Located in Western Alaska at approximately 59 degrees latitude and within one mile of the Bering Sea, Quinhagak is a quintessential Yupik Eskimo community of about 600 individuals who care deeply about preserving their heritage. This article, by Stephen C. Brown of the University of Alaska Fairbanks Cooperative Extension Service and Terence Reeve with the University of Alaska Fairbanks Marine Advisory Program, details how the community took advantage of an Esri 4-H Train the Trainer Grant and other resources to conduct a three-week-long GPS/GIS course. They trained four youth and four adults to use these skills to map archeological sites and environmentally sensitive areas.
Located in Western Alaska at approximately 59 degrees latitude and within one mile of the Bering Sea, Quinhagak is a quintessential Yupik Eskimo community of about 600 individuals. Its primary industry is commercial fishing and most residents participate in subsistence hunting and gathering to support their households.
Nowhere is the evidence of climate change more visible than in Quinhagak, Alaska. Thawing permafrost and a decrease in protective sea ice cover are causing considerable beach erosion in this village and countless others across Western Alaska. Besides destroying homes and other village infrastructure, this erosion results in the loss of ancient Yupik Eskimo archeological sites, particularly ones located on the coast.
Seven-hundred-year-old and older artifacts have been found deposited on the beach and washed out to sea as the result of recent beach cliff erosion. Because many explorers, gold miners and missionaries have taken artifacts in the past, further loss could be a major blow to Yupik cultural heritage.
Mapping the archeological sites is very important for identifying contents and documenting loss risk. However, several factors contribute to make GPS/GIS mapping difficult in Quinhagak. First is the site’s remote location and short summer mapping season. Second is the high cost of bringing in mapping consultants to conduct conventional surveys. And finally, the archeological sites are culturally sensitive. Many Yupik would prefer that non-Natives not have access to the areas. Therefore, the ideal situation would be for the residents of Quinhagak to map the resources themselves.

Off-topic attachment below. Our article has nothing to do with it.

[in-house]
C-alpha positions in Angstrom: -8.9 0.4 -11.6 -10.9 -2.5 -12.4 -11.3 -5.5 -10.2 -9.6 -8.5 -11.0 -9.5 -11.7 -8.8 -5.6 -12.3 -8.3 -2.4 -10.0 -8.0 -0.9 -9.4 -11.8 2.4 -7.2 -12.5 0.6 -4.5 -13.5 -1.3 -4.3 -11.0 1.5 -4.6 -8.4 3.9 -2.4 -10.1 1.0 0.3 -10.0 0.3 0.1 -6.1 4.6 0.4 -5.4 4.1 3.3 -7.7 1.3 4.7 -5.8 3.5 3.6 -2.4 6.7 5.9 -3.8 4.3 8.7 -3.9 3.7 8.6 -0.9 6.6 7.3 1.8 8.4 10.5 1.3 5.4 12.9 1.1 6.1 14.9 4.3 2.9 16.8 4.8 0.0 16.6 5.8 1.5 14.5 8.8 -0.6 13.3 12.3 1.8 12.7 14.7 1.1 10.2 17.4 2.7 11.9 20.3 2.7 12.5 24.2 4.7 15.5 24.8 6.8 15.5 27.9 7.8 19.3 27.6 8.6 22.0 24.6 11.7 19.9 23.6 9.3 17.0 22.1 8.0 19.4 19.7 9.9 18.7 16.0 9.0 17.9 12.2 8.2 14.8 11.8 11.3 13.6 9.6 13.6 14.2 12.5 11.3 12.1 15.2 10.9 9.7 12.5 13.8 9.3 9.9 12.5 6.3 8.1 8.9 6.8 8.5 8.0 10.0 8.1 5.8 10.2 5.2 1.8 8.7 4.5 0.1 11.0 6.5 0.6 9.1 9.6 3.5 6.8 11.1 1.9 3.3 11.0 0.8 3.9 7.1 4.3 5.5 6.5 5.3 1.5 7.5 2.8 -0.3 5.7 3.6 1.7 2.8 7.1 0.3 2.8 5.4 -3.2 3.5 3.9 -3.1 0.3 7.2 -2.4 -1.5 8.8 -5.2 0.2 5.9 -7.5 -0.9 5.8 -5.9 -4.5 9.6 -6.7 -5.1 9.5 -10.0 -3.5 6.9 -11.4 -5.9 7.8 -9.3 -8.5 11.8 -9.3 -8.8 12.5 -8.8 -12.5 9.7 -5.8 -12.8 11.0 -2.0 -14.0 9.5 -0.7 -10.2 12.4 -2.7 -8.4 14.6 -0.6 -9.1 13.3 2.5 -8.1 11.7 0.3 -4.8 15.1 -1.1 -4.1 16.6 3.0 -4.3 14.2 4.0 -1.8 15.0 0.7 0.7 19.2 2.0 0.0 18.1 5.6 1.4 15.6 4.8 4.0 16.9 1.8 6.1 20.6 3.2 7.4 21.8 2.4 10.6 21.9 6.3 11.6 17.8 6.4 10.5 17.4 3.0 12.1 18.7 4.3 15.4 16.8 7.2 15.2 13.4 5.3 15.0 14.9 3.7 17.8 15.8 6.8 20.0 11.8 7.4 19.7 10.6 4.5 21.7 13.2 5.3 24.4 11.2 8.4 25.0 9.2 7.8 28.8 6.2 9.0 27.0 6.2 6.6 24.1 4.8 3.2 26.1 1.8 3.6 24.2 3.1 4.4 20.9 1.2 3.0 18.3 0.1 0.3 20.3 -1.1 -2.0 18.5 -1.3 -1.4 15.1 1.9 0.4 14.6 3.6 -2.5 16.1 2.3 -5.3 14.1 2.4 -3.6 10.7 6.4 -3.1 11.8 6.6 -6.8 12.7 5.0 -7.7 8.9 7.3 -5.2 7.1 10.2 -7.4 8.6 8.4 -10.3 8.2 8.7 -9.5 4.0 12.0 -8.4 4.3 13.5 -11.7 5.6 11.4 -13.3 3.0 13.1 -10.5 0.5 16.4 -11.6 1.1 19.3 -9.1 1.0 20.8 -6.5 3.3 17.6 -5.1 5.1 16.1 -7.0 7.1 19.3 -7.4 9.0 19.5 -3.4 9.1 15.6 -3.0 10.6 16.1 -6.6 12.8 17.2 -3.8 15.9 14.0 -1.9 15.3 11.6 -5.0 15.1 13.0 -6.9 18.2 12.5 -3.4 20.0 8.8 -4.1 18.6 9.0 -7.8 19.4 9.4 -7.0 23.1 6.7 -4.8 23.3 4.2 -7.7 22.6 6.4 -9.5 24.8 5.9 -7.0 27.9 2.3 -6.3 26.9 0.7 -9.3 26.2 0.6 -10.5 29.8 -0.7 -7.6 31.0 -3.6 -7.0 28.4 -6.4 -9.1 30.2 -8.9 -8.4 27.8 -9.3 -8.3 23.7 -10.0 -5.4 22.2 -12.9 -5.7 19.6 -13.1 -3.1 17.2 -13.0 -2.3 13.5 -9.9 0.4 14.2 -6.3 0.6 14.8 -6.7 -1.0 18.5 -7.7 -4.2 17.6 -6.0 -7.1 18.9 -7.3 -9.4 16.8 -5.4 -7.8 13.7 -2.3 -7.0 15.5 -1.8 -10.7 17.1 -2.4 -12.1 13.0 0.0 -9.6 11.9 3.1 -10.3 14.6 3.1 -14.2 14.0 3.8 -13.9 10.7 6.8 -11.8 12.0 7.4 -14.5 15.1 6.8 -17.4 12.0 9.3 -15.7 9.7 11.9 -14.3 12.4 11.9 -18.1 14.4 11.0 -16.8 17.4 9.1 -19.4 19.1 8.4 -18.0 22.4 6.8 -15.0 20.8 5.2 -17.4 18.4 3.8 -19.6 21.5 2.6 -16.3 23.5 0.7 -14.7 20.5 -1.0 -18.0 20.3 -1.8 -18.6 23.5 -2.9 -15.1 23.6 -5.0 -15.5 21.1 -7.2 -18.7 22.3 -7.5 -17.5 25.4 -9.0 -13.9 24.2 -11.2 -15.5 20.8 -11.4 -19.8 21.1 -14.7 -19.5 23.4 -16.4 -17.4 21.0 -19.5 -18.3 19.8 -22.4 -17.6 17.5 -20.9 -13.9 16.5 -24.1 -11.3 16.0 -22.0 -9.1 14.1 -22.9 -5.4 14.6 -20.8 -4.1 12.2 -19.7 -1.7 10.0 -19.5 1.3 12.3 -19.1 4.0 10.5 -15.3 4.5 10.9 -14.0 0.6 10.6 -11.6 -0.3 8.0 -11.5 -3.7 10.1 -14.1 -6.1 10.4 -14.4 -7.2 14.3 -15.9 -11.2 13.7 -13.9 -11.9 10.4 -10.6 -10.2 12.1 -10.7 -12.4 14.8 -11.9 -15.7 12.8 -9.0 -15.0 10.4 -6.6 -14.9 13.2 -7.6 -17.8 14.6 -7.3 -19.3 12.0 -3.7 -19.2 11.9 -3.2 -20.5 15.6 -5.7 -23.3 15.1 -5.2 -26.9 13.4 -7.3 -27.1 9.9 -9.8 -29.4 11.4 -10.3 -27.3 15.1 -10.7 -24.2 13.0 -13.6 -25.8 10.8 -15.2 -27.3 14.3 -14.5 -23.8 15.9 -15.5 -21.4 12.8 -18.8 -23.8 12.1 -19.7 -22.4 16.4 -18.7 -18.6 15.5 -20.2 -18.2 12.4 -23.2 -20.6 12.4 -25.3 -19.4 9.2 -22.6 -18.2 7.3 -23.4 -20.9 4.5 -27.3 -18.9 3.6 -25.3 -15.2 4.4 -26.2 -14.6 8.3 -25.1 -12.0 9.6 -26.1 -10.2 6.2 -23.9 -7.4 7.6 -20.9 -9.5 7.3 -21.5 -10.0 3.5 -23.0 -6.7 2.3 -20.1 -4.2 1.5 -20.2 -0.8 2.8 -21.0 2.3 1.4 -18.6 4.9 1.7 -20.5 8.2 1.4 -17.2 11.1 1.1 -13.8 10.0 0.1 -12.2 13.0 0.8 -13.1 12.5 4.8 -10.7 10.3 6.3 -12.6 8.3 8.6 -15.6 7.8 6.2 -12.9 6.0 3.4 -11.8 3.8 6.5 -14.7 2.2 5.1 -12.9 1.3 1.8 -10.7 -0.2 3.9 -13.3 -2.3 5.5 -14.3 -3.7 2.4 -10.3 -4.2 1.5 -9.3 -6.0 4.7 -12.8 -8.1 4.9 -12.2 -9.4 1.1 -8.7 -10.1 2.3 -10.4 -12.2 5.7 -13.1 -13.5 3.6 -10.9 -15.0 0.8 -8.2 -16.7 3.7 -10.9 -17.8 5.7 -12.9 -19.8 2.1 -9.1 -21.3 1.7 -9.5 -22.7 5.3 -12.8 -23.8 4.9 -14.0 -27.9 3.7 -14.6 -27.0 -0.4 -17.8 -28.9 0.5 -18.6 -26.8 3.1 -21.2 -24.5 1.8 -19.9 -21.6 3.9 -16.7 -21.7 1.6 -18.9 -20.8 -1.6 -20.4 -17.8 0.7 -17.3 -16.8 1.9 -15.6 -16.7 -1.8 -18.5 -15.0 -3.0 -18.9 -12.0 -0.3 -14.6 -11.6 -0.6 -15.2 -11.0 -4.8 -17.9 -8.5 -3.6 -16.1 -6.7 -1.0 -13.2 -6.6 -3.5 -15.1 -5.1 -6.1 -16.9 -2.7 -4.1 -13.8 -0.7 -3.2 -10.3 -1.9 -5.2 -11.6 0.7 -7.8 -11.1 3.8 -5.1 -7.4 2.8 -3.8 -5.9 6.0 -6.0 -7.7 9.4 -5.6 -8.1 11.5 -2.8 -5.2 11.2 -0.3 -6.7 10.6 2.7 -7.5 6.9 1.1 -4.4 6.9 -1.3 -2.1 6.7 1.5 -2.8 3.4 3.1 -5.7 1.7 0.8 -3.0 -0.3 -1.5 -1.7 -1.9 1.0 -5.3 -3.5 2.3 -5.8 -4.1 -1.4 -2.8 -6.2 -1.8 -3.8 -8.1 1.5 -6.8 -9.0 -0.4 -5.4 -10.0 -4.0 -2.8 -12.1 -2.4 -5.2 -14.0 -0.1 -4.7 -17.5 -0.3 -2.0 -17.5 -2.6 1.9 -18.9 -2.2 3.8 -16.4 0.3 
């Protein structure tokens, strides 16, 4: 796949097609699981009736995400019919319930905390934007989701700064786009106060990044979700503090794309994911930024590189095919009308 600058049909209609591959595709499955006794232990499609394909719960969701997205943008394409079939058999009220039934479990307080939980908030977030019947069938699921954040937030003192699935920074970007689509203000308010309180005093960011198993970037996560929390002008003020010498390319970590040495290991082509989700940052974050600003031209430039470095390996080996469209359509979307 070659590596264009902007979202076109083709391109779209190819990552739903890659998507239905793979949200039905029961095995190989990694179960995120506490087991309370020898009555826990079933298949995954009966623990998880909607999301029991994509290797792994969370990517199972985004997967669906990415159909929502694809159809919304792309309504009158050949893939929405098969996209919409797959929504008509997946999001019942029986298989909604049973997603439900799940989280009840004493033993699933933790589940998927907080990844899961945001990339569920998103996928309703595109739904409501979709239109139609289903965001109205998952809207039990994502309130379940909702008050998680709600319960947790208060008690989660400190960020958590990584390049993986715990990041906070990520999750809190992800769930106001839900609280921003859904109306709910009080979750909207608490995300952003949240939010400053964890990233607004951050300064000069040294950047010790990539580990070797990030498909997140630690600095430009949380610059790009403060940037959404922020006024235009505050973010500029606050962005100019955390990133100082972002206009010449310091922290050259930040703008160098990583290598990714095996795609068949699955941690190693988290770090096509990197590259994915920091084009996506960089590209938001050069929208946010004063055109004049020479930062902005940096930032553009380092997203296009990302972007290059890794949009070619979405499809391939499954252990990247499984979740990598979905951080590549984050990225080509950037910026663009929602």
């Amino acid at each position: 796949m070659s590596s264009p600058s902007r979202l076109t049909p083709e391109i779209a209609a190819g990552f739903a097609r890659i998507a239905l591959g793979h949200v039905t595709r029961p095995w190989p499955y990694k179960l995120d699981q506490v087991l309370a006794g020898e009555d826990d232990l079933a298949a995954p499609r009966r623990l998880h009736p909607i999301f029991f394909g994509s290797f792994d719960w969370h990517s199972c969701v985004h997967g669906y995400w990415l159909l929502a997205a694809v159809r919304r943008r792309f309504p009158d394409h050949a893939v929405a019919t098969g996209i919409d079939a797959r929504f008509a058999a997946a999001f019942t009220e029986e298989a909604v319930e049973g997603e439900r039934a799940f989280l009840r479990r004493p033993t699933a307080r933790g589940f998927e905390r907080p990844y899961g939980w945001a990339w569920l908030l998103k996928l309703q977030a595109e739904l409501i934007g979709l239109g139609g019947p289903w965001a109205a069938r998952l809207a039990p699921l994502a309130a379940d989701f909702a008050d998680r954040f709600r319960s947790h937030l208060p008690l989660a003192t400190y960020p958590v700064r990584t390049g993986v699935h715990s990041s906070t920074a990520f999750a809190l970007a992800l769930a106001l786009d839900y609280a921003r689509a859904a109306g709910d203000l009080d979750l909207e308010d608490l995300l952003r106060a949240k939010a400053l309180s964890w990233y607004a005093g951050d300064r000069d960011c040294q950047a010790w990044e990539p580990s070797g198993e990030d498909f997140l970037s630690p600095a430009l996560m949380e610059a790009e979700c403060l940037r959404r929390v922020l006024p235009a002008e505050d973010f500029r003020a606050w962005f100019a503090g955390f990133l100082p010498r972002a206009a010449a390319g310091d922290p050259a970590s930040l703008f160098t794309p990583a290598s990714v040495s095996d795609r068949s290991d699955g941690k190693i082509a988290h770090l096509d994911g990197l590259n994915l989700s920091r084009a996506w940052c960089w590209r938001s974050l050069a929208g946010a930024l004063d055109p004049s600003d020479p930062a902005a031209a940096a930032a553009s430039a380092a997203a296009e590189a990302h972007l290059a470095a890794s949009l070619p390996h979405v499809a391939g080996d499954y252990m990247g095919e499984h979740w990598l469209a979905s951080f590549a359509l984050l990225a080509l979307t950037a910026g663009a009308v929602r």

Thanks to an Esri 4-H Train the Trainer Grant and a grant from the Quinhagak Qanirtuug Native Corporation, the University of Alaska Fairbanks (UAF) Cooperative Extension Service and the UAF Marine Advisory Program were able to conduct a three-week-long GPS/GIS course for four youth and four adults. The goal of the course was to teach participants how to collect GPS data for use with ArcGIS 10, utilizing inexpensive Garmin eTrex receivers.
Although navigational GPS receivers are in common use in Western Alaska, this does not mean people actually understand the technology. Most could not identify which coordinate system format their receivers were set to or why that mattered when exchanging coordinates with others. Neither were they aware of the errors that can result from using the wrong map datum. Both NAD27 and NAD83 datums are in common use in Alaska.
The first goal of the program was to teach participants the fundamentals of GPS. A geocaching-type course was set up in and around the corporate lands of Quinhagak. Not surprisingly, this turned out to be one of the most fun activities.
Once everybody was comfortable with the understanding and use of GPS, the program shifted to GIS. Since ArcGIS 10 is a complex program to learn, simpler “transitional” software was used to teach fundamental concepts. One such software was EasyGPS. This free program allows users to download and save GPS tracks and waypoints (http://www.easygps.com). EasyGPS also links with the air/satellite photos used on the website http://www.bing.com so that users can view the location of their waypoints.